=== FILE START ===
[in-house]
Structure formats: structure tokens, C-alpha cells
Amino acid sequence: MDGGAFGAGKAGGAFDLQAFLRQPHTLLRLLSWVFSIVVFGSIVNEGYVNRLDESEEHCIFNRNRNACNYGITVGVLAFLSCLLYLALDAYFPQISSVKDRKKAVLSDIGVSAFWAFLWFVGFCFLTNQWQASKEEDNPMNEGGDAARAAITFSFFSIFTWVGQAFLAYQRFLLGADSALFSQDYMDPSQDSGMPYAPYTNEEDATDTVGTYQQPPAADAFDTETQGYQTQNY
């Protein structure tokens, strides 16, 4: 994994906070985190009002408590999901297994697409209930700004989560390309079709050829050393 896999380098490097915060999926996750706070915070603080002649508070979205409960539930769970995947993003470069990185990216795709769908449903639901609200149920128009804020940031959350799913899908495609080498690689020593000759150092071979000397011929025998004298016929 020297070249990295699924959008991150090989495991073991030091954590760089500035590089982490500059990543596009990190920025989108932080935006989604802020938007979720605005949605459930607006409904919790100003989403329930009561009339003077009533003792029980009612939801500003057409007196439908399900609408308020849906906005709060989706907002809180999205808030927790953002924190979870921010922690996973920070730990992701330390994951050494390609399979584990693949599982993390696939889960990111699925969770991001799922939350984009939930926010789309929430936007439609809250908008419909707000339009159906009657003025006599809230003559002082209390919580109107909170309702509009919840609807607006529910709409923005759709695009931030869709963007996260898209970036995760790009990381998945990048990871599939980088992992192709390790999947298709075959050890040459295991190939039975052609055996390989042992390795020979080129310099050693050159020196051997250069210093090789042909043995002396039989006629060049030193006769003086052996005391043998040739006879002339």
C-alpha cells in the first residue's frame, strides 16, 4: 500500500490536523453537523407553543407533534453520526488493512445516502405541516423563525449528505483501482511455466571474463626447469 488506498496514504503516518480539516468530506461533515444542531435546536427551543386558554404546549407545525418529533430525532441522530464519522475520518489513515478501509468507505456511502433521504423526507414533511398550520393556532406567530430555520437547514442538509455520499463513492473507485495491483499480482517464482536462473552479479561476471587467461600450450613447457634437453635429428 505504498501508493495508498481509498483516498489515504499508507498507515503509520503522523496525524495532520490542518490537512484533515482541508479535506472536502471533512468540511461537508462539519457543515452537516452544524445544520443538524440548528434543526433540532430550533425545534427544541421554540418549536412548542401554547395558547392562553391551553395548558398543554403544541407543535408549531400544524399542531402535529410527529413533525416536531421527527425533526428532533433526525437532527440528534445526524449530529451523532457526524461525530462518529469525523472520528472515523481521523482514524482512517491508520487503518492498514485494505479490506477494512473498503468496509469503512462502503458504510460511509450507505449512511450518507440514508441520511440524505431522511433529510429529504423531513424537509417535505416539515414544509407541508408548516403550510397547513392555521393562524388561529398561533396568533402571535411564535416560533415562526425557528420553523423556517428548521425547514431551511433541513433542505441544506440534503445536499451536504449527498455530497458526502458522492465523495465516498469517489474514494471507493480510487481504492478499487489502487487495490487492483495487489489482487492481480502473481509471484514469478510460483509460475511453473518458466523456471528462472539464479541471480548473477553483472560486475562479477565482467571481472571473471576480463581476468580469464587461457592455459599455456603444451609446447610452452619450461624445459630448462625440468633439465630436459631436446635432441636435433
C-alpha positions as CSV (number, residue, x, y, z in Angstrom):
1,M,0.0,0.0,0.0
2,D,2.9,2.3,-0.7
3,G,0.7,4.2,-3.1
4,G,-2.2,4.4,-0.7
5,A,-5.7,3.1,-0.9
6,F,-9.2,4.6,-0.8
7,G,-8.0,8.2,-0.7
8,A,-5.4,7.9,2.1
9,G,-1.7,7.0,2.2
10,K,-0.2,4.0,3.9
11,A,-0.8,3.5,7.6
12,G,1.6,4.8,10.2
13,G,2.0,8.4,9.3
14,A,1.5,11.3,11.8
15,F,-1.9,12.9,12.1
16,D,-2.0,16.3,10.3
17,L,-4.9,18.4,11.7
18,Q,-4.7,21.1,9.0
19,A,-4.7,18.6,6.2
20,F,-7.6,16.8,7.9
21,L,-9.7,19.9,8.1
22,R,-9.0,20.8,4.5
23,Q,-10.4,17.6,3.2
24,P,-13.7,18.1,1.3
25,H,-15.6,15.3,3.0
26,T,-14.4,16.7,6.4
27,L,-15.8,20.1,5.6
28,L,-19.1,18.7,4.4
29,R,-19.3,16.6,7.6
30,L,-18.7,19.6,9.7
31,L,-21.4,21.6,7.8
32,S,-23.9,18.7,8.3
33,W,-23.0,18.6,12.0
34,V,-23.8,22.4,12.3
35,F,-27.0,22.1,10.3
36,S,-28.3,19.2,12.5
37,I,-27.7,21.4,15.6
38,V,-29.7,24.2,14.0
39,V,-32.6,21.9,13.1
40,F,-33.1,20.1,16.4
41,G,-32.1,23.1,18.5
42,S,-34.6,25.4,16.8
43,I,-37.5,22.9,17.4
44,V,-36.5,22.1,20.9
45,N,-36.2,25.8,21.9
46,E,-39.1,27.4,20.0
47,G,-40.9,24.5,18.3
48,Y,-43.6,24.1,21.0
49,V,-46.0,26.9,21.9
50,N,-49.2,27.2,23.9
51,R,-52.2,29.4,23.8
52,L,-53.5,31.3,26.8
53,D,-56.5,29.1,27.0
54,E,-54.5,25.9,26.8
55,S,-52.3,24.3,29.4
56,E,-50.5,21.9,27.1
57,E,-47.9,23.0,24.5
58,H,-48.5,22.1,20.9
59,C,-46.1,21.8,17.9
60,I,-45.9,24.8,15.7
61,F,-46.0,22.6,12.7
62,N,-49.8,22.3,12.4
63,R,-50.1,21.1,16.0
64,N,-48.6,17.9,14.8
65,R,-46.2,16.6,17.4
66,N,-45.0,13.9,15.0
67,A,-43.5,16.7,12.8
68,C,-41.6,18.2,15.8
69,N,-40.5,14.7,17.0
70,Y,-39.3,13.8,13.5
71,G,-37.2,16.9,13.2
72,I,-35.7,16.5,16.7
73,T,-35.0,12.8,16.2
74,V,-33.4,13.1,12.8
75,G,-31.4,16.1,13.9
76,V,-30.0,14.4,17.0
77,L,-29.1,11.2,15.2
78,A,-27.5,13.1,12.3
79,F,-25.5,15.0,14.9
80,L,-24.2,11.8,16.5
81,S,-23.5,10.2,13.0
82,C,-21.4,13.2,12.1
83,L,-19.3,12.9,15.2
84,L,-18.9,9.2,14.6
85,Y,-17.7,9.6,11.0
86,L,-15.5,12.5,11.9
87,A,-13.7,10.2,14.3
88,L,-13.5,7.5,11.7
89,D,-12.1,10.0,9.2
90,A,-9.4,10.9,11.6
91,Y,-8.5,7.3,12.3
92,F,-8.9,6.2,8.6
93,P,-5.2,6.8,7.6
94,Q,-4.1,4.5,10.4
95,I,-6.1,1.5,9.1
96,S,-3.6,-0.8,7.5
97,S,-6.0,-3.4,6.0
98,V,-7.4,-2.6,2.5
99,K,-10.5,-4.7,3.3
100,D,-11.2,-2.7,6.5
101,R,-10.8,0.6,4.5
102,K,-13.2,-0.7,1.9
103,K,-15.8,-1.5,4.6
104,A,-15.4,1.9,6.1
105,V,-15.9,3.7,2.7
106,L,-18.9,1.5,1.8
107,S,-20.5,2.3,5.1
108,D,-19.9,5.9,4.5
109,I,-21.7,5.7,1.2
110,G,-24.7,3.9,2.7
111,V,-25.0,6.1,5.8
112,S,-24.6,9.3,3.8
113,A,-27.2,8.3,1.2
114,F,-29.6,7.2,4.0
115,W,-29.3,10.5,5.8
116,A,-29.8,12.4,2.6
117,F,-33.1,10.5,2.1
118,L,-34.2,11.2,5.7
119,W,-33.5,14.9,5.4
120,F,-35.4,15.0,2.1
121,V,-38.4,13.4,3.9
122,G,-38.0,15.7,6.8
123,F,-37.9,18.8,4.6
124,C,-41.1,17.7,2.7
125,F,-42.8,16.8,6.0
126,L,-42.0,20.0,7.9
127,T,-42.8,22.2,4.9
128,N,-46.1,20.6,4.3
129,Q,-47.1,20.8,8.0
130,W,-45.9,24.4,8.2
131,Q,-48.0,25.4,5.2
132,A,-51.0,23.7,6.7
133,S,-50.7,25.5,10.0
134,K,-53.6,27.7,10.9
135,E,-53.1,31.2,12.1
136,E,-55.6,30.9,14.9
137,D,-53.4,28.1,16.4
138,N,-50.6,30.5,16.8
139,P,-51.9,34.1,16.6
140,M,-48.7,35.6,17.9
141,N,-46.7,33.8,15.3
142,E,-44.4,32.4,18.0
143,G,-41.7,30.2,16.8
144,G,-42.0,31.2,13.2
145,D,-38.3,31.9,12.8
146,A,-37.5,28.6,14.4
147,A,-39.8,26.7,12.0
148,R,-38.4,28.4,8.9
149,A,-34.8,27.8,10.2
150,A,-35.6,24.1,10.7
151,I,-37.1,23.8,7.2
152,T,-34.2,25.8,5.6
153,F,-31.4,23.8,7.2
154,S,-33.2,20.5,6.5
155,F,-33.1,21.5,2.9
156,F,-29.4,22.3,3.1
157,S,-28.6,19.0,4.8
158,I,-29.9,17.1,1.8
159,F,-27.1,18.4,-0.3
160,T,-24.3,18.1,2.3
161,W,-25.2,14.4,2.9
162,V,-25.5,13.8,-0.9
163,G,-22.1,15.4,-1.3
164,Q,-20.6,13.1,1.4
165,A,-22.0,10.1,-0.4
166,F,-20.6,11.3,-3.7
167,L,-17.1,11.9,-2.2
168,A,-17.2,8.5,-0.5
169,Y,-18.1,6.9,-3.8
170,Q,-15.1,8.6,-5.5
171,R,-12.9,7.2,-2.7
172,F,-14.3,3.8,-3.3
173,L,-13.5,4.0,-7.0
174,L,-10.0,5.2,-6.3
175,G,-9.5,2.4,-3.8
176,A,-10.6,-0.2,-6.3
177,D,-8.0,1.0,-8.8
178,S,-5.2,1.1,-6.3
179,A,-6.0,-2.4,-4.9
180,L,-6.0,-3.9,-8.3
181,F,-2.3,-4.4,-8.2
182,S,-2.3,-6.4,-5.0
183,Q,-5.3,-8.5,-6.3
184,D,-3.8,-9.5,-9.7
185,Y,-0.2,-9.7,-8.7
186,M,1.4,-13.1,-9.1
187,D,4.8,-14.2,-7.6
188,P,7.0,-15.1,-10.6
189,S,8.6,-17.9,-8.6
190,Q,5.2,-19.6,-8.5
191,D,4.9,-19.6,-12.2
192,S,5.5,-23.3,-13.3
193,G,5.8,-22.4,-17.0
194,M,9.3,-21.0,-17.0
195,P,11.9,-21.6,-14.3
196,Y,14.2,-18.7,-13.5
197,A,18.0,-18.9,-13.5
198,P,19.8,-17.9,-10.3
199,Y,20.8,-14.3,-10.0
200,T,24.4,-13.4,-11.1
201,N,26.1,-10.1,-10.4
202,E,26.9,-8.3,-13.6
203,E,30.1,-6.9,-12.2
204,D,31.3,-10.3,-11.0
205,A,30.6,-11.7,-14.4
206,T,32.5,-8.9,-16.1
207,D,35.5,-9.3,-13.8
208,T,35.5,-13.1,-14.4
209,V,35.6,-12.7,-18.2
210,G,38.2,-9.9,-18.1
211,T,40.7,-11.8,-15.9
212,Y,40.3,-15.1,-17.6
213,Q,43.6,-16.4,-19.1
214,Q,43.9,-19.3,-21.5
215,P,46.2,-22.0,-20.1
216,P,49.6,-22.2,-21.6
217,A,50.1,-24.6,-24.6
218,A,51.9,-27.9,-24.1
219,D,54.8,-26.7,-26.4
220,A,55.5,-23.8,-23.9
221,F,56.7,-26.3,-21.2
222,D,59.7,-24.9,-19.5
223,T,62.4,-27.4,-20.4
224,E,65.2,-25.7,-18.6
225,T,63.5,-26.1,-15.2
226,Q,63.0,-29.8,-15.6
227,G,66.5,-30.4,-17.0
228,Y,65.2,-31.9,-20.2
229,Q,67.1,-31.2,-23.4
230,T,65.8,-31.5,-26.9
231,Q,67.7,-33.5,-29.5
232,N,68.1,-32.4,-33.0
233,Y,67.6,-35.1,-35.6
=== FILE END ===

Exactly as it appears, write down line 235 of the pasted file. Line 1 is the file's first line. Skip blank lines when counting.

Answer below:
229,Q,67.1,-31.2,-23.4